In addition to that here are my generic tips to buying media when you know next to nothing about discs :
[li]Never buy in large amounts (50 or 100pcs) unless you know for SURE that your writer will burns those discs nicely. Resist the temptation to buy in large amounts just because they are cheaper. Being left with 100 discs that your writer cannot burn is not a good way to save money.
Try a smaller amount of the same stuff first (10 or 25pcs), even if those are more expensive, to see how well your writer burns them.
[li]Avoid brand names that start with “Ri” (apart from Ricoh), “Data”, “Mem” etc.
[/li][li]If the brand name sounds too much like it is trying to convince you that it is good stuff, that the discs are indestructible, or that buying them is a good idea, it probably isn’t. e.g. brand names like “quality”, “excellent”, “super” (with the exception of the “Super Azo” seen on Verbatim packaging), “smart” (not to be confused with SmartBuy, which is Prodisc’s own house brand), “tough” etc. Decent quality media does not need to convince customers how good they are with a brand name of that sort. Their reputation precedes them.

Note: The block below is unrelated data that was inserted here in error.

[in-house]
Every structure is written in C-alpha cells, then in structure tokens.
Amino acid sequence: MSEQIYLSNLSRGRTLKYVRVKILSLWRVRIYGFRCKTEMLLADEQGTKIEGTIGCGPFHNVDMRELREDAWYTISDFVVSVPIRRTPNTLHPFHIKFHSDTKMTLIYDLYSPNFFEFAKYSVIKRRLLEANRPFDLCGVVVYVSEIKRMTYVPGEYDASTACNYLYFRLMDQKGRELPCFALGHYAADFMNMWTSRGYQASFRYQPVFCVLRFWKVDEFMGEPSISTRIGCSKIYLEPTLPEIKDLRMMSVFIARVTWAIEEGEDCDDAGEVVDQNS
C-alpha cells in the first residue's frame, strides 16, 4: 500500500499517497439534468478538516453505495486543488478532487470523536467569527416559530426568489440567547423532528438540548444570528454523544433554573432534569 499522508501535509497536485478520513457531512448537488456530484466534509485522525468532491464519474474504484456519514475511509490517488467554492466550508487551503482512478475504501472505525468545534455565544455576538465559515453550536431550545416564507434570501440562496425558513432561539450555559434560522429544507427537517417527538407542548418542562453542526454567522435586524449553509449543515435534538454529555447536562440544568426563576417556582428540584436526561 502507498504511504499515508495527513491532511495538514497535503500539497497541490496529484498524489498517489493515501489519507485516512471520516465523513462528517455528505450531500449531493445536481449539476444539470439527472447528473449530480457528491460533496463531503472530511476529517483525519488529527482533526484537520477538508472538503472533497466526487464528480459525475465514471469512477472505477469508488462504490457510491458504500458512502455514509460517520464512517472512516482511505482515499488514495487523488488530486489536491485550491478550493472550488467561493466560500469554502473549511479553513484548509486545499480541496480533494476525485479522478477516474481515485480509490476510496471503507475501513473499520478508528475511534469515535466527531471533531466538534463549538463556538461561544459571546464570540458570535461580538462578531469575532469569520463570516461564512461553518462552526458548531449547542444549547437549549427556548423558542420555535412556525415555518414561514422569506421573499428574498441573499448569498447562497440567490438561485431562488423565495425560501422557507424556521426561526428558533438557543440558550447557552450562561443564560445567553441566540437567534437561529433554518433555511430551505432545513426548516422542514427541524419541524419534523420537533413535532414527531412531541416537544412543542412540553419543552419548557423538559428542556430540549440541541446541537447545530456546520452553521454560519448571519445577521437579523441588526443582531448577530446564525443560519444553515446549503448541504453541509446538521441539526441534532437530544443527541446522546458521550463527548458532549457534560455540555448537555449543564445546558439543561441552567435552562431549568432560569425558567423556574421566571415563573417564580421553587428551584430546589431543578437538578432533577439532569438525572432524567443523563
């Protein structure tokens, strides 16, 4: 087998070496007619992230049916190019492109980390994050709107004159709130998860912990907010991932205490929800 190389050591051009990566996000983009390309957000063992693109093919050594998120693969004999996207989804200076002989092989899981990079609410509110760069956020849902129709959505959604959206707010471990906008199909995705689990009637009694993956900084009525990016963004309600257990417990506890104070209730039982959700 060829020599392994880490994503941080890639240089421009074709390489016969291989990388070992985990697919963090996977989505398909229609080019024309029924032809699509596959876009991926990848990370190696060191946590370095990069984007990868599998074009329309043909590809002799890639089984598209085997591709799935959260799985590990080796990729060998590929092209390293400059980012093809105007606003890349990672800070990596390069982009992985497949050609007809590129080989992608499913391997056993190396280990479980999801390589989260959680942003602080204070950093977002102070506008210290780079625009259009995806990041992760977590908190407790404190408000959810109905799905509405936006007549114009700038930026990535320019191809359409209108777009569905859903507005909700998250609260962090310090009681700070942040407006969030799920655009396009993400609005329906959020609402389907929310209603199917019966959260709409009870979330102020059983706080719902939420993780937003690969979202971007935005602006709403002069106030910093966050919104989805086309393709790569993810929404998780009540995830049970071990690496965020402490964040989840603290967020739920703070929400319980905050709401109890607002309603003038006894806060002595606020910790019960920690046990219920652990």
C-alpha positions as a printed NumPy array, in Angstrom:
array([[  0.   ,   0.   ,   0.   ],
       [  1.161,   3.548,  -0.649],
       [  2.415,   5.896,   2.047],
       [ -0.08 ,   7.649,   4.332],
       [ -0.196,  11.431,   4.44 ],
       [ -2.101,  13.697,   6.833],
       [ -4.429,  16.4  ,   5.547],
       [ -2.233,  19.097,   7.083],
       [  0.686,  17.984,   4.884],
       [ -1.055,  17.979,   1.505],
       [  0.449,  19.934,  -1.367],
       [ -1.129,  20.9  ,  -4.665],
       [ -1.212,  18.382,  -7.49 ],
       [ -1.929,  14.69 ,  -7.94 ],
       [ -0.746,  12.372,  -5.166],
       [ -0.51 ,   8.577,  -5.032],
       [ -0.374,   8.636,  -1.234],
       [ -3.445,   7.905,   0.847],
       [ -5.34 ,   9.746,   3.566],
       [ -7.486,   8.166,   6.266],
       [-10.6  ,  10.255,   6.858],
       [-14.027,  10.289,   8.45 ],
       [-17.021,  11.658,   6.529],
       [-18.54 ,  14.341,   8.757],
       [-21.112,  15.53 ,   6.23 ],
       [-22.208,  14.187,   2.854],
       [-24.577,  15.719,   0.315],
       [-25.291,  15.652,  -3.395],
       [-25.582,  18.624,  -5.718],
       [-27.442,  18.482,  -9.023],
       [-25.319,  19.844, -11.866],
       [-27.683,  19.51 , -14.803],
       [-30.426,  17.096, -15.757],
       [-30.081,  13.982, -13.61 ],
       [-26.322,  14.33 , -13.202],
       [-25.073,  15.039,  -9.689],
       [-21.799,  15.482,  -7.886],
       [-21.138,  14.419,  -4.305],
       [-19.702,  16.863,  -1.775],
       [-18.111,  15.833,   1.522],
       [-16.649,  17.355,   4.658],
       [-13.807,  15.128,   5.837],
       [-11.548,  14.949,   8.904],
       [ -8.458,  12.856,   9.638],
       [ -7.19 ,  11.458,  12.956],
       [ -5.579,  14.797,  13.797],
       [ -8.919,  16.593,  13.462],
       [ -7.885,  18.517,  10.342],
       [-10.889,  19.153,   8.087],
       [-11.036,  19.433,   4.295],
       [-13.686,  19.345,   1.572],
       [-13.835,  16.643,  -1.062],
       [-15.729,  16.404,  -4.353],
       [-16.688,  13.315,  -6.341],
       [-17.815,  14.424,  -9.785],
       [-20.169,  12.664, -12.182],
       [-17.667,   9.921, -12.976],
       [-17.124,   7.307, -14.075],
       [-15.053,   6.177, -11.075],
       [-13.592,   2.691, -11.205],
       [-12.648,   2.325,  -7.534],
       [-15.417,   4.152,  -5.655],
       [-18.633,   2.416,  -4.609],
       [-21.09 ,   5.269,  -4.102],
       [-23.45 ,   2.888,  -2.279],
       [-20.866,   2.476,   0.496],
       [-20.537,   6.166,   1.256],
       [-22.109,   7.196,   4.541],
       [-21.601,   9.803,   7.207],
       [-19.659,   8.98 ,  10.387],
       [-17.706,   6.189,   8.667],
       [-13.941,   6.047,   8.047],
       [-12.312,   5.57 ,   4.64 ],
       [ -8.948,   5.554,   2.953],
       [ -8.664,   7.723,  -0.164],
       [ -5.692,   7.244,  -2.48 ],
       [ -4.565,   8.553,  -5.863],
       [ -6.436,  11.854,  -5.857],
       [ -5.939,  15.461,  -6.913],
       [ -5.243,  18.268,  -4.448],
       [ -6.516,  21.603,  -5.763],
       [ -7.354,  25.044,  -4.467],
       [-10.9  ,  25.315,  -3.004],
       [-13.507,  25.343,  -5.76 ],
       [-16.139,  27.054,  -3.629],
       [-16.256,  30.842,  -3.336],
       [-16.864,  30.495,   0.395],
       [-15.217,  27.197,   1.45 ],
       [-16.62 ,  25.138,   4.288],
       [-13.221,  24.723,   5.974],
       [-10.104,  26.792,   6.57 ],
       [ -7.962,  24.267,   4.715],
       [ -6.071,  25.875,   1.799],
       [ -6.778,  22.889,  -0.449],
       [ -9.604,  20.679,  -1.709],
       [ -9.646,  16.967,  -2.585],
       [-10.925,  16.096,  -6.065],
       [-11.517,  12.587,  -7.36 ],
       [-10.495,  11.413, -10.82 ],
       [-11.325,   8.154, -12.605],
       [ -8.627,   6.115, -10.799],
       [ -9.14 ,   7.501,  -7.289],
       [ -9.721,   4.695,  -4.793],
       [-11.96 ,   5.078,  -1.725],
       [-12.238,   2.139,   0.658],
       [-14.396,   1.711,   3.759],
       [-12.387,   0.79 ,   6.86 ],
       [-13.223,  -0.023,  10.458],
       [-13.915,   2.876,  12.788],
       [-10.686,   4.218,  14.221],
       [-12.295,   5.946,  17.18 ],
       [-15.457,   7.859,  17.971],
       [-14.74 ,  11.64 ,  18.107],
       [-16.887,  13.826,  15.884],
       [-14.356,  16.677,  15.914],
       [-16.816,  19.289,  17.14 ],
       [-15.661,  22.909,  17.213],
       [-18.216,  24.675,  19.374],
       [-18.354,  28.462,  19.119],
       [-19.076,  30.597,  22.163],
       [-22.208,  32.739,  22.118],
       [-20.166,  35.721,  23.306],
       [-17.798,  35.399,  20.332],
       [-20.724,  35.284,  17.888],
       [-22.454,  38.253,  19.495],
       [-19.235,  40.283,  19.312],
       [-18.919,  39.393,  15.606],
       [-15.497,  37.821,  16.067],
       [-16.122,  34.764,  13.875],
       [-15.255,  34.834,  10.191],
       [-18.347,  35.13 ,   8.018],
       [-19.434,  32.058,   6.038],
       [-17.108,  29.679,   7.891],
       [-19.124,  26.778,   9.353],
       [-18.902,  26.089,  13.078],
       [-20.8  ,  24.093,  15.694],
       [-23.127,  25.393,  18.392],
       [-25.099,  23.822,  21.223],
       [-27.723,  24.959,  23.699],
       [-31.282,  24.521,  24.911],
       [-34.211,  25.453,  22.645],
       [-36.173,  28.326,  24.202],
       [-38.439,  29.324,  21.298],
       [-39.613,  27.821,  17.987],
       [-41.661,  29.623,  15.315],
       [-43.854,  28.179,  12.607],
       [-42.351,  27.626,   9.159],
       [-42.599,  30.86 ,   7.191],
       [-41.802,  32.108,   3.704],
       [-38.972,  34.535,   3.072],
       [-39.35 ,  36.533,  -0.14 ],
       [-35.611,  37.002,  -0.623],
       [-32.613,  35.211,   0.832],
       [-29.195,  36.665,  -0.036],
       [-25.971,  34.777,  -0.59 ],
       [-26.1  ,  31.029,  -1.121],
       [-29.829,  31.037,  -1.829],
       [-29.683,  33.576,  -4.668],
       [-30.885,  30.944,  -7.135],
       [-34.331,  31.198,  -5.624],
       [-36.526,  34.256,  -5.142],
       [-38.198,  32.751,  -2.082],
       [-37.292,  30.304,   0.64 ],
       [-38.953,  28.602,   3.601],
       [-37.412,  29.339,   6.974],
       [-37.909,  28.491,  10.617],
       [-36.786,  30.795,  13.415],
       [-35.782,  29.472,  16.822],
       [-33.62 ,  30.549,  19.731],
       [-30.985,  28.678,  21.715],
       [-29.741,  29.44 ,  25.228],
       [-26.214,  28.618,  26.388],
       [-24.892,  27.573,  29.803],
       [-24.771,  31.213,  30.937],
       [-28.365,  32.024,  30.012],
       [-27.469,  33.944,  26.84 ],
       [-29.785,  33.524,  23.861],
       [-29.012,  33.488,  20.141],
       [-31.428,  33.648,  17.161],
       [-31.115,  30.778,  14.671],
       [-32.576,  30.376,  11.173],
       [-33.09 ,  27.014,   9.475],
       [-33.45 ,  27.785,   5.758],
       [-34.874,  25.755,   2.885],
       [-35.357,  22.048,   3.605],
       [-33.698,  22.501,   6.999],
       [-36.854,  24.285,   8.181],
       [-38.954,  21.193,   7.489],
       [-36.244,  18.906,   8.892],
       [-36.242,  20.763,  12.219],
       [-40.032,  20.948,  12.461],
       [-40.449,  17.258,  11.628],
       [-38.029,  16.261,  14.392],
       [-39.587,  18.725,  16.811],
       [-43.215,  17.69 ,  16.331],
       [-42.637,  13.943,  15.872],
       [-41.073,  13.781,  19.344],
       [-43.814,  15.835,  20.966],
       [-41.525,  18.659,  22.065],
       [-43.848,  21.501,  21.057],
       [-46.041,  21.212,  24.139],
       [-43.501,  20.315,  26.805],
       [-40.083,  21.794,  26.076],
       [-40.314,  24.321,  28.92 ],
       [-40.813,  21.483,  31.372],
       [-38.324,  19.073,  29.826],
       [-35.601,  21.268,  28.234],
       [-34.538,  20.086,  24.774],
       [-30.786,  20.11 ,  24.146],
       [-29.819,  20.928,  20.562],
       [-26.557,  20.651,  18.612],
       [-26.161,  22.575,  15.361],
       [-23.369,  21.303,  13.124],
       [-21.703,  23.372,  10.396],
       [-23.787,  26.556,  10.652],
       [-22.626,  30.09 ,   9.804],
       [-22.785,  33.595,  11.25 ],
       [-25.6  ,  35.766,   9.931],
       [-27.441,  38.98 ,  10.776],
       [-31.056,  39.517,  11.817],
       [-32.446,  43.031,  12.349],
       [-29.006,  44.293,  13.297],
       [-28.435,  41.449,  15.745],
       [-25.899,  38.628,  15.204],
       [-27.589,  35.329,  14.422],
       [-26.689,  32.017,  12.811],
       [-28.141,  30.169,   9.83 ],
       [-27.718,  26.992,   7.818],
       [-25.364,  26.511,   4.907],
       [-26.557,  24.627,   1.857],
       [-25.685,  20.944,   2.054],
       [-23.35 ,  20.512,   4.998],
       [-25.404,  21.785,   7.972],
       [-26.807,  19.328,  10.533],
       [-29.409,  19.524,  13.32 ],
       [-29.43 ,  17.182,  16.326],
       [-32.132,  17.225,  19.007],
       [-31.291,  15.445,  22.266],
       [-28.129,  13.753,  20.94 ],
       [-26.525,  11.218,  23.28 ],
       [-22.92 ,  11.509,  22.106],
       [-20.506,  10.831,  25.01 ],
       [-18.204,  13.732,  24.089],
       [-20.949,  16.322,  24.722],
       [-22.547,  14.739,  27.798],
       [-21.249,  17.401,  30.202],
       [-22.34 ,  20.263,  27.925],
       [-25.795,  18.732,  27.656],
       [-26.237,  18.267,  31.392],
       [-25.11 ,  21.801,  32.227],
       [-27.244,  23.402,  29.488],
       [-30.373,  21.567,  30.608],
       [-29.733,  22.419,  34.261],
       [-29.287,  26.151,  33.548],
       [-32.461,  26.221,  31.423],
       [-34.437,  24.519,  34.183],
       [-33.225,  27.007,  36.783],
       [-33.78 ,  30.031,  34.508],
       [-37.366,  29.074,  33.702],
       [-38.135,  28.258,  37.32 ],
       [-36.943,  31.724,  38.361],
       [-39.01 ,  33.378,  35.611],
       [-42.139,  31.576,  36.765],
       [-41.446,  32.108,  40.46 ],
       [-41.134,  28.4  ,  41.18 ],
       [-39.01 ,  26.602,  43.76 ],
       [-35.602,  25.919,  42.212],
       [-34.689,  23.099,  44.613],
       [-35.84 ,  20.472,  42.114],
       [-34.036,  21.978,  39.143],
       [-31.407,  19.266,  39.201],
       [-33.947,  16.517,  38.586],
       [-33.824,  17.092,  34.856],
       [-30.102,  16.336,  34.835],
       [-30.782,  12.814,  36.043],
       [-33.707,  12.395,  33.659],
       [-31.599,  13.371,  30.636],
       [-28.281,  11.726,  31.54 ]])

[/li][li]Avoid any discs that mention “AAA grade media” or “AA grade media”. Decent quality media manufacturers don’t mention such things on packaging. The only ones who do are charlatans. Besides, “AAA grade” is the sort of thing you look out for when buying eggs or mattresses, not discs.
[/li][li]Just because 16x rated discs are the fastest rated discs around, it doesn’t make necessarily them better than 8x rated discs. Most 16x writers can handle 8x media very nicely now seeing as they have been around for a long time and writer manufacturers have got support for most types of 8x media sorted out. Newer writers are ok with 16x media but sometimes 8x media can be a bargain because shops think they are outdated stuff and try to sell them off cheaply.